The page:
Four score and seven years ago our fathers brought
forth on this continent, a new nation, conceived in Liberty, and dedicated to the proposition that all men are created equal.
Now we are engaged in a great civil war,
testing whether that nation, or any nation so conceived and so dedicated, can long endure.
We are met on a great battle-field of that war.
We have come to dedicate a portion of that field, as a final resting place for those
who here gave their lives that that nation might live. It is altogether fitting and proper that we should do this.
But, in a larger sense, we can not dedicate -- we can not consecrate
-- we can not hallow -- this ground. The brave men, living and dead, who struggled here, have consecrated it, far above our
poor power to add or detract.
The world will little
note, nor long remember what we say here, but it can never forget what they did here. It is for us the living, rather, to
be dedicated here to the unfinished work which they who fought here have thus far so nobly advanced.
It is rather for us to be here dedicated to the great task remaining before us
-- that from these honored dead we take increased devotion to that cause
for which they gave the last full measure of devotion
that we here highly resolve that these dead shall not have died in vain
-- that this nation, under God, shall have a new birth of freedom
-- and that government of the people, by the people, for the people, shall not perish from the earth.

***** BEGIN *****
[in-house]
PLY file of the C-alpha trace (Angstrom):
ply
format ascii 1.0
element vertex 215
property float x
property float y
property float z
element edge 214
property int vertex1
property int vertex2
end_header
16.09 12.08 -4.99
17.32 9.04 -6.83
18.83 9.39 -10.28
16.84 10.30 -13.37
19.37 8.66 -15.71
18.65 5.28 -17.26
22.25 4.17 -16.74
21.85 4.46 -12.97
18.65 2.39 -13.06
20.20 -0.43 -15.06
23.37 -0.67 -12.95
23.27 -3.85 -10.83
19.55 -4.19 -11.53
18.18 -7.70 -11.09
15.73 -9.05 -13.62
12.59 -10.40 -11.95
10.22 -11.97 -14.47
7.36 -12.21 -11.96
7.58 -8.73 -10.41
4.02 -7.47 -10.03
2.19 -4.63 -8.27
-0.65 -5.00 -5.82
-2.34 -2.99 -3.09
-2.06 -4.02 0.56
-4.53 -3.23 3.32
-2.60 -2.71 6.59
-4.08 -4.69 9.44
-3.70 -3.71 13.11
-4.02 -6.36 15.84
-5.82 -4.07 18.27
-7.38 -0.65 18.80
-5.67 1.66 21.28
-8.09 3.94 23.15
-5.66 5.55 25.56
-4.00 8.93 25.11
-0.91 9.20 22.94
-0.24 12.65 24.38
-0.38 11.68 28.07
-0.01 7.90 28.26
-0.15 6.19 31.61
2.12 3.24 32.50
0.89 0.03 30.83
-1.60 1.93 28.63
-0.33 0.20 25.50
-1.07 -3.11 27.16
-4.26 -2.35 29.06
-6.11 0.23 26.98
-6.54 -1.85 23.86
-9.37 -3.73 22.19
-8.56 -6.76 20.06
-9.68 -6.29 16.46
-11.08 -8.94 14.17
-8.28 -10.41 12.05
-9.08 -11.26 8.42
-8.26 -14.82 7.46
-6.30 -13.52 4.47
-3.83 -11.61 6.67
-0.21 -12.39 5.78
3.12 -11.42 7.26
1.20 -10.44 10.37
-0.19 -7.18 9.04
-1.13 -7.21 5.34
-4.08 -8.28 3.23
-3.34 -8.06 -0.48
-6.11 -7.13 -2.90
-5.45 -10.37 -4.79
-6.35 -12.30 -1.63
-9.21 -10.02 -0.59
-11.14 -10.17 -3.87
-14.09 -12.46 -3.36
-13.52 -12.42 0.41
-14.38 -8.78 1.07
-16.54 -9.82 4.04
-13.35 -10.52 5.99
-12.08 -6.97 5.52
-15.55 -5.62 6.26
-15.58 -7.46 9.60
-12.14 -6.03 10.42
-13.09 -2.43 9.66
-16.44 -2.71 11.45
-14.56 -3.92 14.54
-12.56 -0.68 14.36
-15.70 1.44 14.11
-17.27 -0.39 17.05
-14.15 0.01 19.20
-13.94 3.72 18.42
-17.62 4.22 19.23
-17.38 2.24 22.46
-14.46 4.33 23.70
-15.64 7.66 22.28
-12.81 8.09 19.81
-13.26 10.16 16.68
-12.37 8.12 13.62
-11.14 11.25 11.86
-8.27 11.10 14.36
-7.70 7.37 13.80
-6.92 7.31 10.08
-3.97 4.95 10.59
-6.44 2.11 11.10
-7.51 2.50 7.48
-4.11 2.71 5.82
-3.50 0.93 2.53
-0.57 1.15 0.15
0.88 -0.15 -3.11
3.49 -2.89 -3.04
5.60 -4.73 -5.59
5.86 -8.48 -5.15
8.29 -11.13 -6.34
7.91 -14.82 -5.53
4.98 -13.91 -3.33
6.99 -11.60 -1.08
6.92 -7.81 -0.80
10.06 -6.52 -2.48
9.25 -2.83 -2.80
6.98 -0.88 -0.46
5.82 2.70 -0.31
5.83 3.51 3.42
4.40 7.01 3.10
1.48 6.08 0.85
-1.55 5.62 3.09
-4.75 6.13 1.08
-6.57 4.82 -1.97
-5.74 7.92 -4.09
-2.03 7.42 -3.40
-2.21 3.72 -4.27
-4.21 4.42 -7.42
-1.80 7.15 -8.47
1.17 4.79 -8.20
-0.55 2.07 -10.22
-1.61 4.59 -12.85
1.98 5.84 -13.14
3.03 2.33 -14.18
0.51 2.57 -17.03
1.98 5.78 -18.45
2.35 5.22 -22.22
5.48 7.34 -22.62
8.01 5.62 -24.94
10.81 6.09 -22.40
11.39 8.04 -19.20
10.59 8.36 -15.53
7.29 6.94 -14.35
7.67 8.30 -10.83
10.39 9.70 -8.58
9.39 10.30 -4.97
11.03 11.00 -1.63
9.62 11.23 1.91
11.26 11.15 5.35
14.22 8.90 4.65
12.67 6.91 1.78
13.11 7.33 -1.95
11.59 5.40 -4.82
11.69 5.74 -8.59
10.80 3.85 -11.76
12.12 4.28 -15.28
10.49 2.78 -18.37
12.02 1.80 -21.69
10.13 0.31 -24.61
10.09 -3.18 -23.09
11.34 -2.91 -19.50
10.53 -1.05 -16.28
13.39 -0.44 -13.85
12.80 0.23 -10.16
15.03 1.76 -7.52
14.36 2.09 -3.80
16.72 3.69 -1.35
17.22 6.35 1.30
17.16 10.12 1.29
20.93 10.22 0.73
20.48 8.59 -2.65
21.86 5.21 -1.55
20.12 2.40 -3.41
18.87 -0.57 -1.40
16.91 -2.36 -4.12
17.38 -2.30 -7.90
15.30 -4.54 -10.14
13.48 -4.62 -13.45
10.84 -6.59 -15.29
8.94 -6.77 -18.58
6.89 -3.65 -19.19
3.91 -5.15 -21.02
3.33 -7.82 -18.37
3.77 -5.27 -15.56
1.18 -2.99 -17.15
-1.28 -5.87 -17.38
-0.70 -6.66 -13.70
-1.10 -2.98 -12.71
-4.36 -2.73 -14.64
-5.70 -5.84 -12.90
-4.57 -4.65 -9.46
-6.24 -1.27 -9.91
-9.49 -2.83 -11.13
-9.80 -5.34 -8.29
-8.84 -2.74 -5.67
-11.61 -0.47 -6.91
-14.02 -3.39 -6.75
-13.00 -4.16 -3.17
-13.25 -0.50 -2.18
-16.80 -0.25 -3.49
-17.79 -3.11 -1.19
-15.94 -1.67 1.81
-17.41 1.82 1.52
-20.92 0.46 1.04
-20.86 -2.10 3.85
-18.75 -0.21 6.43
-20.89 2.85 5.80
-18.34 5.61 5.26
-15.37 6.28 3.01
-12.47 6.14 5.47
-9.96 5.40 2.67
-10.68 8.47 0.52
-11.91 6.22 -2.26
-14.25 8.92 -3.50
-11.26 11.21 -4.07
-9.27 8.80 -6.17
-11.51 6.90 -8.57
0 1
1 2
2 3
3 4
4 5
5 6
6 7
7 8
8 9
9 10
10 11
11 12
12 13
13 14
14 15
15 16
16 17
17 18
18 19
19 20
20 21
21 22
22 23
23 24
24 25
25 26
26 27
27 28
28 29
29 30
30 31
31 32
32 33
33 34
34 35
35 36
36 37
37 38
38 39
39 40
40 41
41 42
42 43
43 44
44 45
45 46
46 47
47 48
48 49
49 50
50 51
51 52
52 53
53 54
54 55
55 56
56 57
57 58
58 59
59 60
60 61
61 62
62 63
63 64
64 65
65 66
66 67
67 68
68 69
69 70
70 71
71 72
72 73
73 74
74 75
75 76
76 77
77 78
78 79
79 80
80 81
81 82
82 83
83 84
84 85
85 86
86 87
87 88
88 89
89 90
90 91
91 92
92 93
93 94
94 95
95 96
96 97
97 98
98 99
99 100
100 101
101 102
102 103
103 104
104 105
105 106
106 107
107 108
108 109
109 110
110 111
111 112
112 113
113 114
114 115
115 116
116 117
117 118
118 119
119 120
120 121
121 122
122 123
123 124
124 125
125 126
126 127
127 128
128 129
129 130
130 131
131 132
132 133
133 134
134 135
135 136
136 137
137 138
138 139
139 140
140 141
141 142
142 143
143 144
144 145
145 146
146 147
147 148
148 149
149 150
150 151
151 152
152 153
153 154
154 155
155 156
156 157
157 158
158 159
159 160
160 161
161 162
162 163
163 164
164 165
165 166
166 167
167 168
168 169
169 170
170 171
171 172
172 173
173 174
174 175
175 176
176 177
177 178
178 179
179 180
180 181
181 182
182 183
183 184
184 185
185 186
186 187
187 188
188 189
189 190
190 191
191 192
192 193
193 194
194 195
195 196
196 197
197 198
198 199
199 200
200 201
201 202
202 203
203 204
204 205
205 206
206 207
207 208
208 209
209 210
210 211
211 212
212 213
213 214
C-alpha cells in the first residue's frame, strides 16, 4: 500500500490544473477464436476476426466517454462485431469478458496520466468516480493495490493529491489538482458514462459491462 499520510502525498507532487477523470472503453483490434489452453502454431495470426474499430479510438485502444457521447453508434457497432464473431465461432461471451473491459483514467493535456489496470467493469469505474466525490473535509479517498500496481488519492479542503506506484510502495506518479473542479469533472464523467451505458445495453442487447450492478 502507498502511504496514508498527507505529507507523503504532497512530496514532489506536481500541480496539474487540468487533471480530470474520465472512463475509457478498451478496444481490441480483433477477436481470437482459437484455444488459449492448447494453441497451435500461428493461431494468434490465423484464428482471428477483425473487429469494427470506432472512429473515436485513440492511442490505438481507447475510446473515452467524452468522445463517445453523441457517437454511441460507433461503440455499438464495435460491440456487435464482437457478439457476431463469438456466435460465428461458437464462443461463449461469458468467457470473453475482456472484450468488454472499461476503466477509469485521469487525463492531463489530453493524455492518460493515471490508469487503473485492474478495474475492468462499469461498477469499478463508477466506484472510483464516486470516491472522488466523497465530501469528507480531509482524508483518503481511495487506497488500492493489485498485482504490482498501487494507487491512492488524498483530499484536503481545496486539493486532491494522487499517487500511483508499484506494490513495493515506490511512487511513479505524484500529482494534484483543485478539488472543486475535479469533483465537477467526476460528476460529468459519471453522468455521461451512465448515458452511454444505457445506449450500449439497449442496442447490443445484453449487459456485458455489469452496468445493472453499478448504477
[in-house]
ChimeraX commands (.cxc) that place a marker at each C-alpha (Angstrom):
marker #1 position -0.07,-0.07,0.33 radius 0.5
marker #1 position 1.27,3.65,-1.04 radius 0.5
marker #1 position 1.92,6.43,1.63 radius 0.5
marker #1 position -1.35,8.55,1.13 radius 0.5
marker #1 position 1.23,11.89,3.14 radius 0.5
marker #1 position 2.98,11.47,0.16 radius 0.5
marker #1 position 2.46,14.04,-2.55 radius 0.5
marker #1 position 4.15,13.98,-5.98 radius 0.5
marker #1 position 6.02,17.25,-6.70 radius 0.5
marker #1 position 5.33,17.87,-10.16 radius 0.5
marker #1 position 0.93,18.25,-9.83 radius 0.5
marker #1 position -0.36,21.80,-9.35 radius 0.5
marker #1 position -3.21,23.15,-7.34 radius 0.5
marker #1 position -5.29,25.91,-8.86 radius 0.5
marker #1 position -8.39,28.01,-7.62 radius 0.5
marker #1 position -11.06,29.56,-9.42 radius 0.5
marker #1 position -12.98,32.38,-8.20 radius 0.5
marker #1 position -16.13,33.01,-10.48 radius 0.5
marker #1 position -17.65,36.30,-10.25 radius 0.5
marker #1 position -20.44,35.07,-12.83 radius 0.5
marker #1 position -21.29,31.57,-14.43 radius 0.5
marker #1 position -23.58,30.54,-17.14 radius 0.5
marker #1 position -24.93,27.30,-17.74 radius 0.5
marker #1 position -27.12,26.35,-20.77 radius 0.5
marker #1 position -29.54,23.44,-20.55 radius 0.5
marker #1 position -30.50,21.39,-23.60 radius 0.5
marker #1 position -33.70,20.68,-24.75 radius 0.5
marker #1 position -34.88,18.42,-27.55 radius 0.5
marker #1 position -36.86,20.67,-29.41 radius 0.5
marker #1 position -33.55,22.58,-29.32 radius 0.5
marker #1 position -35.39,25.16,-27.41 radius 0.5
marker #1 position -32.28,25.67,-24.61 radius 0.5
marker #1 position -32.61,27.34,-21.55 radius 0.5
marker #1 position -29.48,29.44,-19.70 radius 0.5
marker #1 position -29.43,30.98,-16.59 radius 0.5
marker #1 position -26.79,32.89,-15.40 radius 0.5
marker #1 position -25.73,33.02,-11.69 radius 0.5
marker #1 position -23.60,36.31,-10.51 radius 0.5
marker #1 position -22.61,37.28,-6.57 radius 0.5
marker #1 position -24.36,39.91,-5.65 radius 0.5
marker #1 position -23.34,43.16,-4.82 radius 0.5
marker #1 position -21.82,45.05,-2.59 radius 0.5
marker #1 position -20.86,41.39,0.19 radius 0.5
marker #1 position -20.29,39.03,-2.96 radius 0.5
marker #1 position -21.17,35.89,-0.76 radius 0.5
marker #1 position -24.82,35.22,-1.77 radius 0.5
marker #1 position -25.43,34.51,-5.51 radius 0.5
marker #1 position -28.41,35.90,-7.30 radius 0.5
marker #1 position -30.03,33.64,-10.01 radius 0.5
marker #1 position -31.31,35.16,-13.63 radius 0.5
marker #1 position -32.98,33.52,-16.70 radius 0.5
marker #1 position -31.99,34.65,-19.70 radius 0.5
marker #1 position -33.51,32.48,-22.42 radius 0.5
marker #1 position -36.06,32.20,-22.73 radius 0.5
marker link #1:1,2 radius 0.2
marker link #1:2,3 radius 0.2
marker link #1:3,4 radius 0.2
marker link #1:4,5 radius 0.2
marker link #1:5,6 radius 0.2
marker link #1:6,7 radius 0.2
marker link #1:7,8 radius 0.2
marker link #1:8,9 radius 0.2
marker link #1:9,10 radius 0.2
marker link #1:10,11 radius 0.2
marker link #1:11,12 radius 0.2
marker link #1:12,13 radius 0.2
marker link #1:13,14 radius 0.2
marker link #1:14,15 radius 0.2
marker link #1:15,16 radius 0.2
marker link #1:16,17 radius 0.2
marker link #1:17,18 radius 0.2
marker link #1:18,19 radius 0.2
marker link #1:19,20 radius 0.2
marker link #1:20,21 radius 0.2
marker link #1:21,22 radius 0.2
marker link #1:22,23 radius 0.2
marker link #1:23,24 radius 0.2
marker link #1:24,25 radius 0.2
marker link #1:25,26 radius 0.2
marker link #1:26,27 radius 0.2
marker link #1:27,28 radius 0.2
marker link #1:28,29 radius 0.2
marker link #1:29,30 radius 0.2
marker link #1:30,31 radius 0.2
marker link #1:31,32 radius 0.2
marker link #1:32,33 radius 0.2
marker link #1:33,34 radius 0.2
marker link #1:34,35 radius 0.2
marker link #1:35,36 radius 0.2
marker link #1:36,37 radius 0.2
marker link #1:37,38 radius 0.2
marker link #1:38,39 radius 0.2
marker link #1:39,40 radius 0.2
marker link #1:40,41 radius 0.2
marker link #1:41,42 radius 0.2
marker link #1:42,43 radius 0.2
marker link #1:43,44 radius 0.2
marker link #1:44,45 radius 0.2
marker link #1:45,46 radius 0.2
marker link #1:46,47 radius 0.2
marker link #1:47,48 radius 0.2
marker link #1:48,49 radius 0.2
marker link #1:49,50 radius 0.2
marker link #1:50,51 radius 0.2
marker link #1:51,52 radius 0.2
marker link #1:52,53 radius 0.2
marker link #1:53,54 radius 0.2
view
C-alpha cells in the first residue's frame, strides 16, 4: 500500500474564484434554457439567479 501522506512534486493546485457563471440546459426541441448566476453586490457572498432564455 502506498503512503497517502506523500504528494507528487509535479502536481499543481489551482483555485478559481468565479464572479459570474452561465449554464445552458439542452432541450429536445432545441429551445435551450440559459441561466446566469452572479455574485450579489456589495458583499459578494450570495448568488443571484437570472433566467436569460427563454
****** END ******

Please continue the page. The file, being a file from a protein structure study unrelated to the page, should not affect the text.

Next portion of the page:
From Wikipedia, the free encyclopedia - Gettysburg Address
The Gettysburg Address is a speech by Abraham Lincoln and one of the most quoted speeches in United States history. It
was delivered at the dedication of the Soldiers' National Cemetery in Gettysburg, Pennsylvania, on the afternoon of Thursday, November 19, 1863, during the
American Civil War, four and a half months after the Union armies defeated those of the Confederacy at the decisive Battle of Gettysburg.
Abraham Lincoln's carefully crafted address, secondary to other presentations that day, came to be regarded
as one of the greatest speeches in American history. In just over two minutes, Lincoln invoked the principles of human equality
espoused by the Declaration of Independence and redefined the Civil War as a struggle not merely for the
Union, but as "a new birth of freedom" that would bring true equality to all of its citizens,
and that would also create a unified nation in which states' rights were no longer dominant.
Beginning with the now-iconic phrase "Four score and seven years ago...", Lincoln referred to the events
of the Civil War and described the ceremony at Gettysburg as an opportunity not
only to consecrate the grounds of a cemetery, but also to dedicate the living to the struggle to ensure that "government
of the people, by the people, for the people, shall not perish from the earth".
Despite the speech's prominent place in the history and popular culture of the United
States, the exact wording of the speech is disputed. The five known manuscripts of the Gettysburg Address differ in a number